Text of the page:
THE ORIGIN STORY OF A PROFESSIONAL WRESTLER By: Damian Slater
What does it take to become a Professional Wrestler?
For the who frequent my YouTube channel (WorldBeaterWrestling.com) you would have seen that I am regularly answering questions and creating videos on the topic of preparation for the ring. This will make it seem like a cop out when I say that my answer is often some variation of Antonio Inoki’s legendary [paraphrased] quote – ‘take one step, for it will start a road and it will become the road.’
What ends the Pro Wrestling dream for far too many is an unwillingness to even commit to the all-important steps of finding a school, signing up and showing up. In my 20 years, I would guess that roughly 20% of those who attend Open Days or Tryouts, ever come back. Maybe 10% continue after the first few months. Maybe 5% eventually become ‘Professional Wrestlers’ for a hot minute. Far less stick with it for the long haul. And I’m being incredibly generous with these numbers.
The truth is that while having an athletic background and basic understanding of Pro Wrestling can help, nothing sufficiently prepares you for what we do. No quantity of conditioning work will get you in ring shape. You just have to get in the ring, weather the storm and your progress will come with repetition and consistency. Please don’t mistake this as a suggestion that anybody can do it or that we all enter on an even playing field. The physical and mental toll that Pro Wrestling takes on a human being is difficult at the best of times. Zero preparation and showing up in awful shape will almost certainly result in a highly disheartening experience for you.
However, this usual vague response of “just do it!” doesn’t make for an exciting piece of writing, so allow me to extend upon my answer.
There are definitely methods of preparation that I would recommend which will give you more of a fighting chance of having a fulfilling journey in the game. The biggest indicator of success in my experience, is someone who has played some sort of contact sport in their youth whilst also being savvy enough in their Pro Wrestling fandom to pick up on a lot of the nuances of the art form, such as the way to move and how to be expressive with both voice and body.
Where to start if you don’t tick these boxes? For me, I’d be looking at martial art forms, particularly any that are grappling focused – Brazilian Jiu Jitsu, Freestyle Wrestling, Catch/Submission Wrestling, Judo etc. In fact, I’d recommend even current Pros spend some of their free time practicing martial arts unless you are lucky enough to train in a place that teaches it within their Pro Wrestling curriculum. Sadly, it’s few and far between nowadays. Grappling teaches very similar footwork, movement, pacing and conditioning to Pro Wrestling and I generally see practitioners make huge progress in the early stages when they make the jump to the squared circle.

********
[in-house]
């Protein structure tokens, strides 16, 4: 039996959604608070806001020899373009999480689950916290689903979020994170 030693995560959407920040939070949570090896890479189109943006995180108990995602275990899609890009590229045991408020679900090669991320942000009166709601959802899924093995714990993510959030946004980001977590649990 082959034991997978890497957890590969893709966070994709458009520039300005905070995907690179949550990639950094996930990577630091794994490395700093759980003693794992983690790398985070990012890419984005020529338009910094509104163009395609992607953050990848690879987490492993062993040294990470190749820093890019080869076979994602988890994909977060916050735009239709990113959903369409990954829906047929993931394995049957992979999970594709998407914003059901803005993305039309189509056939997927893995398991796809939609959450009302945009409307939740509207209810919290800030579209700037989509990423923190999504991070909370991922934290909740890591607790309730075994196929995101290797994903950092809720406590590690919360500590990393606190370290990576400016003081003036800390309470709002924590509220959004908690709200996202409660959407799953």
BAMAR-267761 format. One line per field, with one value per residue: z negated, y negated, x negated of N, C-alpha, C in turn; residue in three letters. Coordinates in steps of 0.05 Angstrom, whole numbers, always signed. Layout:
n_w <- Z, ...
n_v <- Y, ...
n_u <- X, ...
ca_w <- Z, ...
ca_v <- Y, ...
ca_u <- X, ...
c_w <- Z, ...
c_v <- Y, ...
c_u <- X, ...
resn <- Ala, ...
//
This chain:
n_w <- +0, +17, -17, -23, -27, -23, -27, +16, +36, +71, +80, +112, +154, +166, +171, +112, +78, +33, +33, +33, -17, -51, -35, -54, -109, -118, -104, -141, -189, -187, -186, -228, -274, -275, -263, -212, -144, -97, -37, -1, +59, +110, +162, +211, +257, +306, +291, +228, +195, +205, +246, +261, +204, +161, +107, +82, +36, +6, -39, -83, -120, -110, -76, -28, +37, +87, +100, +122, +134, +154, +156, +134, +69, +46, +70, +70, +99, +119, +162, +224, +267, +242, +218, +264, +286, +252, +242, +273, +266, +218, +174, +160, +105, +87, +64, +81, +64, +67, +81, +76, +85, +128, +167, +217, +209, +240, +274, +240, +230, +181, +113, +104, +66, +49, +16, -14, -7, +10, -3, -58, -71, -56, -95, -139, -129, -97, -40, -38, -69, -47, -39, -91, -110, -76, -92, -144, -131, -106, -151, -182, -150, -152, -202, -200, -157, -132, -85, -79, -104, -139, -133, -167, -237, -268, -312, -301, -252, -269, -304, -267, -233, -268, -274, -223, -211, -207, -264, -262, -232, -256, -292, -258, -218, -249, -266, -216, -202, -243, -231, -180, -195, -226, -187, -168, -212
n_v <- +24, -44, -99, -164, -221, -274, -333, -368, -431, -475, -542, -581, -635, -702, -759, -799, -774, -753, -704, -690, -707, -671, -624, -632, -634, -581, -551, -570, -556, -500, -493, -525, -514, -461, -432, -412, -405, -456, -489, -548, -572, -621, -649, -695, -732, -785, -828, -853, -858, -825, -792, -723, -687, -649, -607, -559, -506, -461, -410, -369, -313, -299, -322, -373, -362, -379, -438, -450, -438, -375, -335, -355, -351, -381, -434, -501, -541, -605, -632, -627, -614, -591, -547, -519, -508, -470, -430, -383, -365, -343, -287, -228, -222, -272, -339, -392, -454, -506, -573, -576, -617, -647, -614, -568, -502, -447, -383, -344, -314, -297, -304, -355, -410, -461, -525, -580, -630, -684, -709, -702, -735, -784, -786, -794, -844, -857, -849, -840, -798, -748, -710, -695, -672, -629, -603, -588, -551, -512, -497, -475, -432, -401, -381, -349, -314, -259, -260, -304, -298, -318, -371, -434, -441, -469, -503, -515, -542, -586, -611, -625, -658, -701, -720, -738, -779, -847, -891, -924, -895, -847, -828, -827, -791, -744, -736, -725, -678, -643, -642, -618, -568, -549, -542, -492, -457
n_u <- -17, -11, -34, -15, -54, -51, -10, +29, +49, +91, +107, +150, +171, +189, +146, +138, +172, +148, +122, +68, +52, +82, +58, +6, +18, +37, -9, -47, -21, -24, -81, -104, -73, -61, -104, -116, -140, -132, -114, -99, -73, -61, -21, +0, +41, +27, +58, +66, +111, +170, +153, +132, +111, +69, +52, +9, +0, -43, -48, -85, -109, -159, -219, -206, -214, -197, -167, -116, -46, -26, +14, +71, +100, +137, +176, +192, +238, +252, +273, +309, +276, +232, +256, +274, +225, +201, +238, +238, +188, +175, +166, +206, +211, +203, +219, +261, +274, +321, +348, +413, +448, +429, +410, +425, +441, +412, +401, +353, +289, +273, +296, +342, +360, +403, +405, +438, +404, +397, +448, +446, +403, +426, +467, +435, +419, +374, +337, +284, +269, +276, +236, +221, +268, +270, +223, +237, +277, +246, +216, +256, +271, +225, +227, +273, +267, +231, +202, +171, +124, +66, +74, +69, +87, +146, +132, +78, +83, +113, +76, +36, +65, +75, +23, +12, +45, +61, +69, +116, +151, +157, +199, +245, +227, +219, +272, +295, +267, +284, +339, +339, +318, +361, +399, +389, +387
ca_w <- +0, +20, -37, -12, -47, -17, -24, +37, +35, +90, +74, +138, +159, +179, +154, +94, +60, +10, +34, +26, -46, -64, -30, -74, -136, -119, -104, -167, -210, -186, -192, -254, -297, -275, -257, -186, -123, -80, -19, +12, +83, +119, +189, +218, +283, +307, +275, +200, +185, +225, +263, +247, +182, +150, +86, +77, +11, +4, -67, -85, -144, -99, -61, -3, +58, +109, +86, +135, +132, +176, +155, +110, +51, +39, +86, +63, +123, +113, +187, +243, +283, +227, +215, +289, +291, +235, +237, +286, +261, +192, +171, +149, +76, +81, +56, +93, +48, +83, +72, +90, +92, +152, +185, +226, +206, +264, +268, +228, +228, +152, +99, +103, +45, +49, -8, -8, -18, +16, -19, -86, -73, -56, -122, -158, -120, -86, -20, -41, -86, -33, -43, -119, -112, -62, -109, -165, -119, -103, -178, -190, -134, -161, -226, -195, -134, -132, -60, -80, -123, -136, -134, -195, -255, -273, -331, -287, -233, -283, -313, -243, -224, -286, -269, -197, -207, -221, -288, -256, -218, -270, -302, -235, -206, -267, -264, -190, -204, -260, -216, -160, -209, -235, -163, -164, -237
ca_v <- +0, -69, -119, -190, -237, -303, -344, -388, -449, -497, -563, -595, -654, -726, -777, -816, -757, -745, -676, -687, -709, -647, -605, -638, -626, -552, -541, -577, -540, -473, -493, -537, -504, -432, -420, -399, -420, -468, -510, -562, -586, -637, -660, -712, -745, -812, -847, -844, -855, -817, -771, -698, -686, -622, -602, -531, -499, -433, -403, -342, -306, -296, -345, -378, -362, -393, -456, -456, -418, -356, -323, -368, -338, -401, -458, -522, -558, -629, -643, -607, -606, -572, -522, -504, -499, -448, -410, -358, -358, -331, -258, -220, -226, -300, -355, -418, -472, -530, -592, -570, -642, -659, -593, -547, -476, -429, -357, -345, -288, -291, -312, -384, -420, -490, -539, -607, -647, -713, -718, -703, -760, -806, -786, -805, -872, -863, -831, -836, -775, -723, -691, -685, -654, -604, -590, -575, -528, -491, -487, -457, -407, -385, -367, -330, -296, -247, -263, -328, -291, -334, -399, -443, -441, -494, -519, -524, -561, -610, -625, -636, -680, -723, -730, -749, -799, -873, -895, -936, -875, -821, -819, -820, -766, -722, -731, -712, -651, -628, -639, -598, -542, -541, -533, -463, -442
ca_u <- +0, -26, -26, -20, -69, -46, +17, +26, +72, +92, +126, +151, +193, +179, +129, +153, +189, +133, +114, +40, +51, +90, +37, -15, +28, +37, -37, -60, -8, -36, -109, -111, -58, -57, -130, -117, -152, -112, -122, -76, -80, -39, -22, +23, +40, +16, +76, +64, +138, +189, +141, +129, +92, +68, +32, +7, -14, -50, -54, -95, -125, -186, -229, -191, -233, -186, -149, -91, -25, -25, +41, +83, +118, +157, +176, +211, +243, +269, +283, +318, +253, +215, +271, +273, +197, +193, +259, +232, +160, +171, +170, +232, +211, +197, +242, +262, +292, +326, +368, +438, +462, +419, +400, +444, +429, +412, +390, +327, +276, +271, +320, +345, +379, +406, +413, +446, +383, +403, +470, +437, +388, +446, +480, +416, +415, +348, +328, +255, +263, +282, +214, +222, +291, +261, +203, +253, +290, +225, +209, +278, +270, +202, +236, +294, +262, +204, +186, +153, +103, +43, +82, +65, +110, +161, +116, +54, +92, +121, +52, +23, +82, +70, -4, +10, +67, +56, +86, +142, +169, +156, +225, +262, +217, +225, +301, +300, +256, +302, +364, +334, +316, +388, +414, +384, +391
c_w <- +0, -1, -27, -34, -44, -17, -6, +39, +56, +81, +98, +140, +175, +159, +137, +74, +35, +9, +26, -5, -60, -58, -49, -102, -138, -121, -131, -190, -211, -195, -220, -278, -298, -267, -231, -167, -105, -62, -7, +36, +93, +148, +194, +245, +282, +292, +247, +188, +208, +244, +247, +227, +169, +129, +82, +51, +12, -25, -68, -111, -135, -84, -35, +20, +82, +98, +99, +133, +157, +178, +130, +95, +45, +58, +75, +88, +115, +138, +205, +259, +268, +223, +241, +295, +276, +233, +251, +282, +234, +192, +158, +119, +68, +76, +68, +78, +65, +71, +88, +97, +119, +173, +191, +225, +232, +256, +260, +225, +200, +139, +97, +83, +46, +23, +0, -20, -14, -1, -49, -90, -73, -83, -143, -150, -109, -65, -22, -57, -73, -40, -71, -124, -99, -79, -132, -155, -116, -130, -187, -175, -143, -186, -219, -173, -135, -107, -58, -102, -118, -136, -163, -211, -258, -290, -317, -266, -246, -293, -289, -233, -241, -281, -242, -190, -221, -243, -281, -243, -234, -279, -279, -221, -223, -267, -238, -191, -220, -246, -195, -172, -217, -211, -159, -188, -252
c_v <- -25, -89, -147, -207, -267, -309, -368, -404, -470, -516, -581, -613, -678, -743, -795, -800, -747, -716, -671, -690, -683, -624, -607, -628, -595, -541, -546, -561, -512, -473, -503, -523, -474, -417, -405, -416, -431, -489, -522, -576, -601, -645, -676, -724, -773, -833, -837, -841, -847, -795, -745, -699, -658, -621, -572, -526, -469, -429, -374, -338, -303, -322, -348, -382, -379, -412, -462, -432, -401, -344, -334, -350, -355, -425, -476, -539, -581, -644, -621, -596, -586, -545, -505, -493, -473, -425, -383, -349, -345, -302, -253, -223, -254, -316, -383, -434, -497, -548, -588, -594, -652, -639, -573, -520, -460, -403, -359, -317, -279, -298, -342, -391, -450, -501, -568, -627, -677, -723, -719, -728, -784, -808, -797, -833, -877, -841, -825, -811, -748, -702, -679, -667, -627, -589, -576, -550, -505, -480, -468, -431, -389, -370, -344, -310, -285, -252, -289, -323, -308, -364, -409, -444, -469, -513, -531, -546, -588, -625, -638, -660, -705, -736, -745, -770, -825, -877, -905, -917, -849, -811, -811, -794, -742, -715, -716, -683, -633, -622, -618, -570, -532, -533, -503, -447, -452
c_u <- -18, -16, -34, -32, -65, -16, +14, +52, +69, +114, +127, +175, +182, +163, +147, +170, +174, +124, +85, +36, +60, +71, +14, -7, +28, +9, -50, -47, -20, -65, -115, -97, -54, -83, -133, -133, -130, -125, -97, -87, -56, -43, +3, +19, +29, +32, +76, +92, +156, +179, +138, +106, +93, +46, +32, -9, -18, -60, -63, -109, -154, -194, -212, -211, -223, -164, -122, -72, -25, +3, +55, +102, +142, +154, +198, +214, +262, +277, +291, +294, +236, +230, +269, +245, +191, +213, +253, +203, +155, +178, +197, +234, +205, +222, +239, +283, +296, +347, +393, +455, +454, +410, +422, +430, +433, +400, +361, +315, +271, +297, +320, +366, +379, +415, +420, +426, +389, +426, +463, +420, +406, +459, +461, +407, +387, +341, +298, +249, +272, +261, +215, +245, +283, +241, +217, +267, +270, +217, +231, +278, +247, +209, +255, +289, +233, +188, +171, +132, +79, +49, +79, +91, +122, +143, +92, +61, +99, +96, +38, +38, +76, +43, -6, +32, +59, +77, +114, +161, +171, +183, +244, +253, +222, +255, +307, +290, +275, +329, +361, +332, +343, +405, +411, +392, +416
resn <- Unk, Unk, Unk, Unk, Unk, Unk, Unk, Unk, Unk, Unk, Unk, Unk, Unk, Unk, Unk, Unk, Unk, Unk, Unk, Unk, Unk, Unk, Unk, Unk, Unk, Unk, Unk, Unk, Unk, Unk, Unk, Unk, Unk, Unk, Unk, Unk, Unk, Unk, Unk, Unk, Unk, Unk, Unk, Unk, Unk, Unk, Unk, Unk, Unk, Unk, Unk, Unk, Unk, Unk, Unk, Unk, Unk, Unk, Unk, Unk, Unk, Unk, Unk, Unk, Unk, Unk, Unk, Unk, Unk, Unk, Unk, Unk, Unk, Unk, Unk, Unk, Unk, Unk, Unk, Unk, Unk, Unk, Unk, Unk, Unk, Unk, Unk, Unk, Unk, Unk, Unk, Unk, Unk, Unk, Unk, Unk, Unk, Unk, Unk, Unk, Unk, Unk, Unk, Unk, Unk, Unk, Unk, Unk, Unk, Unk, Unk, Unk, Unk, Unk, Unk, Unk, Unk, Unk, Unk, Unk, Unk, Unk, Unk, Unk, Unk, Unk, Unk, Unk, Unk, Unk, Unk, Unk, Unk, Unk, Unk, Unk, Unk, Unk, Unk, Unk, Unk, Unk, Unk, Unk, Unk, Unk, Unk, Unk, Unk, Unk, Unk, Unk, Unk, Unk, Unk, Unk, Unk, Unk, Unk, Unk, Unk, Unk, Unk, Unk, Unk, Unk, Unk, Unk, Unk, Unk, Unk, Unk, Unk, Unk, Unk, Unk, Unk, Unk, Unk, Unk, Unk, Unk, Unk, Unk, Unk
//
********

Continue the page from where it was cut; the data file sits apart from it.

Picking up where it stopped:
Secondary to this, I’d be looking at taking on some form of strength and conditioning protocol. Again, this is something every Pro Wrestler should be involved in, to complement their in-ring training. I will add the caveat that there is no perfect way to train in the gym. Hypertrophy (body building), Power Lifting, HIIT — they all have some crossover effect to Pro Wrestling however only in a very limited capacity.
I’m only scratching the surface of the physical side but wouldn’t be doing this article or myself justice as a trainer without mentioning the mental side. Professional Wrestling is difficult. It hurts. It’s frustrating. It’s competitive. You regularly question whether it’s worth living in pain for a few fleeting moments of glory or if that glory will even come at all. This is not your Sunday amateur footy side where even if you can’t kick a ball you could probably get a game somewhere. Most rookies who come out of reputable schools can take a year or many, before they are ever allowed to appear in front of a live audience. When you combine the physical demands, with the psychological knowhow to execute a well-structured match that engages the audience… plus the character side… and the aesthetics… and there only being so many spots on a card… it often takes a mammoth effort and a modicum of luck to even make it to the big stage. It’s a marathon, not a sprint, and you need to be prepared to be a player in the war of attrition or else you could burn out before your entrance music ever hits.
I strongly believe that you get out what you put in, especially when it comes to Pro Wrestling. If you’re willing to put in the hard yards, even when nobody’s looking, the eventual rewards make it all worth it. It’s not a life for everybody but if you train under the right mentors, show gratitude and enjoy the learning process, it could be a life for you.